Tim Morton has recently been suggesting that just as humans anthropomorph (that’s a verb), so pencils pencilmorph. I love this idea, though I’m not sure about its implications, which I want to think through here.
Anthropomorphism #1 (traditional, & its extensions)
The traditional definition of anthropomorphism is something like “the attribution of human characteristics to nonhuman things.” It’s treating, or perceiving, a nonhuman thing as if it were a human. And it’s a good thing, if you’re Walt Disney; or a bad thing, if you’re doing science and your peer reviewers don’t want to acknowledge that the animals you’re studying also think, communicate linguistically, pass things on culturally, and so on.
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Best gift received: Carl Jung’s Red Book. Very beautiful, with nice overviews and interpretations by Sonu Shamdasani. If this doesn’t revive an interest in Jung, I don’t know what can (though, as I’ve argued, we’re overdue for a new, more integrated theory of imagination).
Stupidest film to show on an airplane that’s just spent two hours sitting on the runway, on a Christmas day when another plane has almost been bombed by an attempted terror attack, with news of it available on CNN on another channel on Jet Blue’s free television and video service: District 9. Not that the film itself doesn’t have its redeeming qualities — there were enough to keep me watching it instead of switching to CNN like the person next to me — but the waves of adrenaline and cortisol flowing through the plane don’t exactly make for a relaxing ride.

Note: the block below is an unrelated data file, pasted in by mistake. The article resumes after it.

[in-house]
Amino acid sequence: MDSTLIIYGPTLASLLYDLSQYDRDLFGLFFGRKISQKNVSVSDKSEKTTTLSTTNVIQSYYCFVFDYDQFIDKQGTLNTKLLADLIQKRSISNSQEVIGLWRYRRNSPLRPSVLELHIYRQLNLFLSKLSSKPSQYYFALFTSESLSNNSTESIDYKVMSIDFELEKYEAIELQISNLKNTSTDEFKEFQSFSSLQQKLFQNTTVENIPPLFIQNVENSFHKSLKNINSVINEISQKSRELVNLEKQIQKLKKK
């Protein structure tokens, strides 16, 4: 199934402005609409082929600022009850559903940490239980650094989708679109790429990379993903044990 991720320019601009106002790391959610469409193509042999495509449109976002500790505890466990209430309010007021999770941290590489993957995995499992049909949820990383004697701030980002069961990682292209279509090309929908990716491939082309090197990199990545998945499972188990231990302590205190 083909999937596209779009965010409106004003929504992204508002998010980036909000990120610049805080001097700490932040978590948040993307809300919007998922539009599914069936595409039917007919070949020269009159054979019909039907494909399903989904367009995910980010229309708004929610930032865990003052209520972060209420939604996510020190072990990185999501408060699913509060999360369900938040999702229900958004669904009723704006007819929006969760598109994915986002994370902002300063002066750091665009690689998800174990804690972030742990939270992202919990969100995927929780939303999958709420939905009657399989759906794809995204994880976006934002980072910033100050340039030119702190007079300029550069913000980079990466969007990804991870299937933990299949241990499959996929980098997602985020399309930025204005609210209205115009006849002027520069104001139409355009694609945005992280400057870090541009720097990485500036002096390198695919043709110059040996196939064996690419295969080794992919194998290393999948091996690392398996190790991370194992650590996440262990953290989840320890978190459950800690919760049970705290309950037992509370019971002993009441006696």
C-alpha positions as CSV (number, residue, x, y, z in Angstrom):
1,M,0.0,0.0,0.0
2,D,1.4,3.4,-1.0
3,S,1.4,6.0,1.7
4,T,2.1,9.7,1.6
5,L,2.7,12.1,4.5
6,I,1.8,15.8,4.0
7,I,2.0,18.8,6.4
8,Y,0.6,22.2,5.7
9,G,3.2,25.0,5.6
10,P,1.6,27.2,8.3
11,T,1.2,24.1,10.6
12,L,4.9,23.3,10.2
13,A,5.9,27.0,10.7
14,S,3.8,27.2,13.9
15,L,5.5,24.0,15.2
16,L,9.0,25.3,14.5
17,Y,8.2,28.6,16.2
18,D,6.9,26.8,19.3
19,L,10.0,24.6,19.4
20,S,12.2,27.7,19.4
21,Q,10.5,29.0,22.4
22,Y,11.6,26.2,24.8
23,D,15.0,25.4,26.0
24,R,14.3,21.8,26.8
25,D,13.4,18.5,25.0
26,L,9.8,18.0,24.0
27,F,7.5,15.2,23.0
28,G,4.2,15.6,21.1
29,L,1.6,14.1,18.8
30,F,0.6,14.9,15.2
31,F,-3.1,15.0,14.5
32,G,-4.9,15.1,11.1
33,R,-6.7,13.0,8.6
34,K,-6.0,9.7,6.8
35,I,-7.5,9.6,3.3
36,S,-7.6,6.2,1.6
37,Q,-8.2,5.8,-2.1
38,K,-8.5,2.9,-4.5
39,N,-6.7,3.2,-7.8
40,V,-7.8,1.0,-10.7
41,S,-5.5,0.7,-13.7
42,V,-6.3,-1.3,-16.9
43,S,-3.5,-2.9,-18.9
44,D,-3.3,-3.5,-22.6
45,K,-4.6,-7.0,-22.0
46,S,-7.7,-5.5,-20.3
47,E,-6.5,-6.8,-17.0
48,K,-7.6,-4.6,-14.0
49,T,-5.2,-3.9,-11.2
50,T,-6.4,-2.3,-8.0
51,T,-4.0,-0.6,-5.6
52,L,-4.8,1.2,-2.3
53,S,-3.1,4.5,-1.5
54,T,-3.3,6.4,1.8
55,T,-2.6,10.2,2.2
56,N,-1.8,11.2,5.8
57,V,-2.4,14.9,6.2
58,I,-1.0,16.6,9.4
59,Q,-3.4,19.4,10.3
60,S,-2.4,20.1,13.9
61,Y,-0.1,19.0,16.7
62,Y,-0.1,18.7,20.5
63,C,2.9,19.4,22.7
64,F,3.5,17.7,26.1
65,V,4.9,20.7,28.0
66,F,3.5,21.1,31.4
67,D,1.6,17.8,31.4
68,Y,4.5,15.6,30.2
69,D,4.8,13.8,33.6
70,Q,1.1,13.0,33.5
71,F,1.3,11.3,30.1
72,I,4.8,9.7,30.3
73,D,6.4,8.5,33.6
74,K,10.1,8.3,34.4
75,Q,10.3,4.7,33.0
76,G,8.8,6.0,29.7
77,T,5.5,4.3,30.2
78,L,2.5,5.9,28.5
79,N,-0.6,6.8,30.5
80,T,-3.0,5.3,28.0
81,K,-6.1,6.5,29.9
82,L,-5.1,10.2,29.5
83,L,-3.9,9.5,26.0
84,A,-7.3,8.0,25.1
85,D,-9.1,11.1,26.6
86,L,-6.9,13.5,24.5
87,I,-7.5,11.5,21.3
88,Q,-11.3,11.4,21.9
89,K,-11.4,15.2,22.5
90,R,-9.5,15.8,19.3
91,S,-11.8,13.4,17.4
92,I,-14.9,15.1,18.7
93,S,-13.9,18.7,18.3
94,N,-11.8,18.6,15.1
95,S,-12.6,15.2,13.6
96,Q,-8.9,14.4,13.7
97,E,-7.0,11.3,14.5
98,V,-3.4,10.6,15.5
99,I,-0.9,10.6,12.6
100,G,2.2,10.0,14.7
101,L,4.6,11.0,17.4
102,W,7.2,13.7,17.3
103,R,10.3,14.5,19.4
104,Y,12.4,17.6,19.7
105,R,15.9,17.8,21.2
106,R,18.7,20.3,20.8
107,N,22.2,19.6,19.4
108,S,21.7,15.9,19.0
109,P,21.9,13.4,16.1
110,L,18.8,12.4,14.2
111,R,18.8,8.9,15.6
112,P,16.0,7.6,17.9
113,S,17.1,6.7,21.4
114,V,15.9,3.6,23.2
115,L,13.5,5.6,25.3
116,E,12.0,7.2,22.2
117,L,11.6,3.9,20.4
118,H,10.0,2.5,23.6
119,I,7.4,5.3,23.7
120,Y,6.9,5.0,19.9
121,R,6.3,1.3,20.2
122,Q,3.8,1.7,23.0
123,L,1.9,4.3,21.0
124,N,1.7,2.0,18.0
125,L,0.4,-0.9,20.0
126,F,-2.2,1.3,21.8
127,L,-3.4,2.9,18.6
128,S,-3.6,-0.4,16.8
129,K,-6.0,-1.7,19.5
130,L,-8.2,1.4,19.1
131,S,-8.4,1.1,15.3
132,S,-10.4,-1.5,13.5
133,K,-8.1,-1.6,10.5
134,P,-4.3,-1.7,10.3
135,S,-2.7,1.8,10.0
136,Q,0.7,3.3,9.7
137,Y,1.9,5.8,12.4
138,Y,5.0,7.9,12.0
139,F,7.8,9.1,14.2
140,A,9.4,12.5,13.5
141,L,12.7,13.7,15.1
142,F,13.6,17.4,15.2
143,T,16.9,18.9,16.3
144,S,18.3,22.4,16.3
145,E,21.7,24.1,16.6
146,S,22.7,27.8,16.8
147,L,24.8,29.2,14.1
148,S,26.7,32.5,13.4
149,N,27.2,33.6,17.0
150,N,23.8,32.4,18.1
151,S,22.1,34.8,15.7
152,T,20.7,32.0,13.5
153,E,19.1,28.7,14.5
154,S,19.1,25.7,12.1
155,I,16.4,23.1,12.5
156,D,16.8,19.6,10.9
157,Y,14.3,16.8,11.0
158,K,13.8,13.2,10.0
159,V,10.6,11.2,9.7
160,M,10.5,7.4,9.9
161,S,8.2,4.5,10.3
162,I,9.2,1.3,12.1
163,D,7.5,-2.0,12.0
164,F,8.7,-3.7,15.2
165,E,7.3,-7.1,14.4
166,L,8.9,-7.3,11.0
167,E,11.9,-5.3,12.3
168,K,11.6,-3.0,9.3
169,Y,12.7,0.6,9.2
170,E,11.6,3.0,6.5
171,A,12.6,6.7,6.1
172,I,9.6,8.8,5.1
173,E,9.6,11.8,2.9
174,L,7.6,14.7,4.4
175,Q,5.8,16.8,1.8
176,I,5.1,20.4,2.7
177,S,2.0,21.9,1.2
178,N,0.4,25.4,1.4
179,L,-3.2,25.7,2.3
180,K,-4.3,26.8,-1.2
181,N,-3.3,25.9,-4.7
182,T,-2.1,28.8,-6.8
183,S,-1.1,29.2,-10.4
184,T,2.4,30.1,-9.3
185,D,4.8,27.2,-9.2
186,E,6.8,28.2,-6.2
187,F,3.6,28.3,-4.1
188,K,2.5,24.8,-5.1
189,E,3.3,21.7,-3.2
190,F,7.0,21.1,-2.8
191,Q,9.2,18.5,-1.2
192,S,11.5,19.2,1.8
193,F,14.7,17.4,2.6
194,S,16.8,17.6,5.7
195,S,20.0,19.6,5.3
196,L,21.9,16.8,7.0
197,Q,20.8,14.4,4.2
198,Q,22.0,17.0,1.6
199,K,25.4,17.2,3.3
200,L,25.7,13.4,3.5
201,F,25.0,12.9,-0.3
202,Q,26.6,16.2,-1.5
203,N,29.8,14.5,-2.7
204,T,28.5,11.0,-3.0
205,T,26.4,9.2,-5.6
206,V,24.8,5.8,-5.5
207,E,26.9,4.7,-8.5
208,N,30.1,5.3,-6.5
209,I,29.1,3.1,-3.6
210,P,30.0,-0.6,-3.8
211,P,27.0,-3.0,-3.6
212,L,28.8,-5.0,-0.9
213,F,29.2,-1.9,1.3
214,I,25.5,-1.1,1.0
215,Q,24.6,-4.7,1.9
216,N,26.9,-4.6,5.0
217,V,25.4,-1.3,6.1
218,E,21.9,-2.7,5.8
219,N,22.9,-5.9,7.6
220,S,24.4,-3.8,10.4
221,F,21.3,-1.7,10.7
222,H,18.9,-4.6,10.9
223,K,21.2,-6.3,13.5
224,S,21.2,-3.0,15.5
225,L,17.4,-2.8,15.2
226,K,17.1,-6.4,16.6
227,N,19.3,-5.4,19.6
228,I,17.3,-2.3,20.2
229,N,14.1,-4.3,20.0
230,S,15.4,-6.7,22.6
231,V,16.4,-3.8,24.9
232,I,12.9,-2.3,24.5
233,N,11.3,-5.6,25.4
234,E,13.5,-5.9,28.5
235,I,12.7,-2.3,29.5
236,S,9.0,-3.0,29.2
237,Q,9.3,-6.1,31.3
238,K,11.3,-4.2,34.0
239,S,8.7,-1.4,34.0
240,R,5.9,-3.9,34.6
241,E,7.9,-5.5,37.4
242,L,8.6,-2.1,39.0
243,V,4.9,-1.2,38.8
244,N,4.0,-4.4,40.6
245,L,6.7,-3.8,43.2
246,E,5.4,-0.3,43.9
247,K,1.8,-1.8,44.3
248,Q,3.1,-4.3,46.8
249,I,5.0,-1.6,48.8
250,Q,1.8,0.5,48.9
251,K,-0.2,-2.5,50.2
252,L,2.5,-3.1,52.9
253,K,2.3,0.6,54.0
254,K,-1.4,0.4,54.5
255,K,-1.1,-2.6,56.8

What did I make of the film itself? Its reptilian aliens look B-movie hilarious, but the filmmakers deserve credit for thinking they could get us to sympathize with them. They are clunky stand-ins for refugees and illegal aliens of all kinds, from the bantustans of pre-Apartheid South Africa (where the film was made) to the Gaza Strip, and therefore an echo of (the much better) Children of Men, and the rapid-fire montage of cable-news/reality-TV/surveillance-camera action aesthetics gets a little wearying. One of these days someone influential will articulate a natural/organic/holistic aesthetic for film viewing which, like the slow-food movement, will begin to cultivate a shift in audience tastes away from the Peckinpah/Tarantino/Woo/Lucas/Spielberg/Scorsese/Cameron trajectory and back, if not to an Antonioni/Tarkovsky/Angelopoulos slowness, at least to something less jarring than today’s norm.
As for me, I’m happy enough sitting in a large room facing only the shimmering blue screen of Derek Jarman’s Blue. With its immersive, poetic soundtrack, it’s the best antidote to all things Action.
This is a summary I provided to a grad student who was starting to get into this area. It’s very introductory and far from complete in its coverage, but since there’s so little out there on this topic, I thought it would be useful to post it. It’s also a bit biased towards literature that’s relevant to religion and religious experience (since this is what the student was working on). Comments are welcome.
The topic of the imagination had been out of fashion for a while in the humanities, especially as textual and semiotic approaches (structuralism, poststructuralism et al) came to dominate cultural theory in the 1970s and 1980s. Gradually it’s been coming back, but without any consensus on what it means or how it should be dealt with. The following are some of the threads of thinking that, to my mind, need to be drawn together in a coherent way in order to make contemporary sense of ‘the imagination’ or, as I prefer to call it, the imaginal. They are pieces of a much larger puzzle that is far from being solved.
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